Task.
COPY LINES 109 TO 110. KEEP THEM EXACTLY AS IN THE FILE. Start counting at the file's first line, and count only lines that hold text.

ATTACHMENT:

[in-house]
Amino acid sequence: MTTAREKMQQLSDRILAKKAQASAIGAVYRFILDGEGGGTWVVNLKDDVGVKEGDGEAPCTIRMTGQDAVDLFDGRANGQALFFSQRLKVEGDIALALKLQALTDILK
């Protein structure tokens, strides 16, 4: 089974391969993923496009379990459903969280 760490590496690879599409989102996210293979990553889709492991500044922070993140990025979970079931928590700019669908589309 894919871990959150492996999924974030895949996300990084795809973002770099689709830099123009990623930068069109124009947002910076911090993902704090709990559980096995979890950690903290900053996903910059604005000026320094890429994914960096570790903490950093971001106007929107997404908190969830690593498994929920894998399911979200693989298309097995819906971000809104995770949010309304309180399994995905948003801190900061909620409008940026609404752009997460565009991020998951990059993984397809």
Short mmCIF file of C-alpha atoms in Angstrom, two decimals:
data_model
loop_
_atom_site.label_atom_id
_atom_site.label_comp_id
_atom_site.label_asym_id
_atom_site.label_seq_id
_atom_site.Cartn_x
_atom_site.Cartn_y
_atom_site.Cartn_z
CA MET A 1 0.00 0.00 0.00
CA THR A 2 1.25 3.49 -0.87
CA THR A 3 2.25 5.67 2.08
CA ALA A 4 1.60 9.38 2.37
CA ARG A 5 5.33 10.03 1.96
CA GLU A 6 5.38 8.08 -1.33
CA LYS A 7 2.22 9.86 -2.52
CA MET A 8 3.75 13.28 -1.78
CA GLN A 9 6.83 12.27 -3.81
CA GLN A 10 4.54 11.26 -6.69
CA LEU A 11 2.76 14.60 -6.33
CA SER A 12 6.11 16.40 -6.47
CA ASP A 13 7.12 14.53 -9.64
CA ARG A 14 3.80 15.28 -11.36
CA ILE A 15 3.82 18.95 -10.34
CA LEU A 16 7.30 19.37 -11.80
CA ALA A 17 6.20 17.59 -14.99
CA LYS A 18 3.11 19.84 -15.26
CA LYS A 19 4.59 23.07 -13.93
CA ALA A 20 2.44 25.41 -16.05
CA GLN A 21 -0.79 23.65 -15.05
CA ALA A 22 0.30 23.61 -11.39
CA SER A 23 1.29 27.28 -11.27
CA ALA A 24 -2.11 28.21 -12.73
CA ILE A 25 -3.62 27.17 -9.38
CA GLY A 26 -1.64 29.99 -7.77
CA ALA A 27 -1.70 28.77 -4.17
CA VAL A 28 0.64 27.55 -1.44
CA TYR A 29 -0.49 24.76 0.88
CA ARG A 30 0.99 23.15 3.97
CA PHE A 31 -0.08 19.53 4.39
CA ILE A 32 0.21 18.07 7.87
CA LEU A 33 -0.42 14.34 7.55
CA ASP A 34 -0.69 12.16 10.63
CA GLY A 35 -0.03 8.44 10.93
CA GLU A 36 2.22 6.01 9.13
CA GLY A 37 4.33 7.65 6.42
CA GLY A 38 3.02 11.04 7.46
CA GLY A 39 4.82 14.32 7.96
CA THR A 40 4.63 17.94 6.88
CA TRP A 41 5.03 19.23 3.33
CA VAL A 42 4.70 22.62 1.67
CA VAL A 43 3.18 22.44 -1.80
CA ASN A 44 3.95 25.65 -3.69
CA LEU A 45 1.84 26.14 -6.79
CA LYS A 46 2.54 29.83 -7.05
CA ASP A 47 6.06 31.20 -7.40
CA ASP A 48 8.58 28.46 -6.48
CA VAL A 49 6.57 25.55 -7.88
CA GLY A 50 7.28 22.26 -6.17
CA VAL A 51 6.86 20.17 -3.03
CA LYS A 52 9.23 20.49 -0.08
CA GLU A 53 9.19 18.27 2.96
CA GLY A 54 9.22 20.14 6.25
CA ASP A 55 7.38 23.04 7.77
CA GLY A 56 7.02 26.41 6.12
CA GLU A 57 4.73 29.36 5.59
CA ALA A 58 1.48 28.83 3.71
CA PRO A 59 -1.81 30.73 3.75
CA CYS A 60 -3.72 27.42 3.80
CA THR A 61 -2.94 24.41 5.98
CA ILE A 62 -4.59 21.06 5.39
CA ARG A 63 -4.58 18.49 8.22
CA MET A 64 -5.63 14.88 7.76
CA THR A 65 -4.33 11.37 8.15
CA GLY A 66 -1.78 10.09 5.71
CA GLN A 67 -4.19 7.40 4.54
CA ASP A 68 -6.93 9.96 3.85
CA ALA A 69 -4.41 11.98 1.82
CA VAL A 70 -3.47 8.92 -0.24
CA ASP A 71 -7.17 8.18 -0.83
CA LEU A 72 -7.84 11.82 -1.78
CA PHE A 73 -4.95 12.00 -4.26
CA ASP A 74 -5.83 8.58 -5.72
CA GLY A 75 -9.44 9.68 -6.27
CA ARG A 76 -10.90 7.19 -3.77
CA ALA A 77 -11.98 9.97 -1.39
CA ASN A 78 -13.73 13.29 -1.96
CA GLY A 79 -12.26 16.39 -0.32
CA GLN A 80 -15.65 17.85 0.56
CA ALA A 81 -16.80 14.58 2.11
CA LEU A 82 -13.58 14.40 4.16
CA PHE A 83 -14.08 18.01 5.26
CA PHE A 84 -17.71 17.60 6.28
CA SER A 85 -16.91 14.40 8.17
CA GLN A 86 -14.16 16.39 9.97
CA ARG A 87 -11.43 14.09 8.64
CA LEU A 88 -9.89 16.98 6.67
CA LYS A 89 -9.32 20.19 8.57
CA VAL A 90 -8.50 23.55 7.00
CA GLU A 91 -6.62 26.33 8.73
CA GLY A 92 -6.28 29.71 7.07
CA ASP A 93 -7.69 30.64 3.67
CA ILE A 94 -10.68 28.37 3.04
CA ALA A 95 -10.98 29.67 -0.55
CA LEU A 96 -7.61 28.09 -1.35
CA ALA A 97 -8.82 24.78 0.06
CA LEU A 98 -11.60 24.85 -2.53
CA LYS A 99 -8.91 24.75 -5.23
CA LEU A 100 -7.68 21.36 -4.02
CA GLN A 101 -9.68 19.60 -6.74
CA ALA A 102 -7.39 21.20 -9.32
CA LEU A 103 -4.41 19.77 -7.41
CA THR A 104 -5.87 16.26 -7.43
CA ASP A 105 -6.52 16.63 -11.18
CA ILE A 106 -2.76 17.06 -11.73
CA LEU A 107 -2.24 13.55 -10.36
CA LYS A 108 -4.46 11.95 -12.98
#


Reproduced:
CA LEU A 96 -7.61 28.09 -1.35
CA ALA A 97 -8.82 24.78 0.06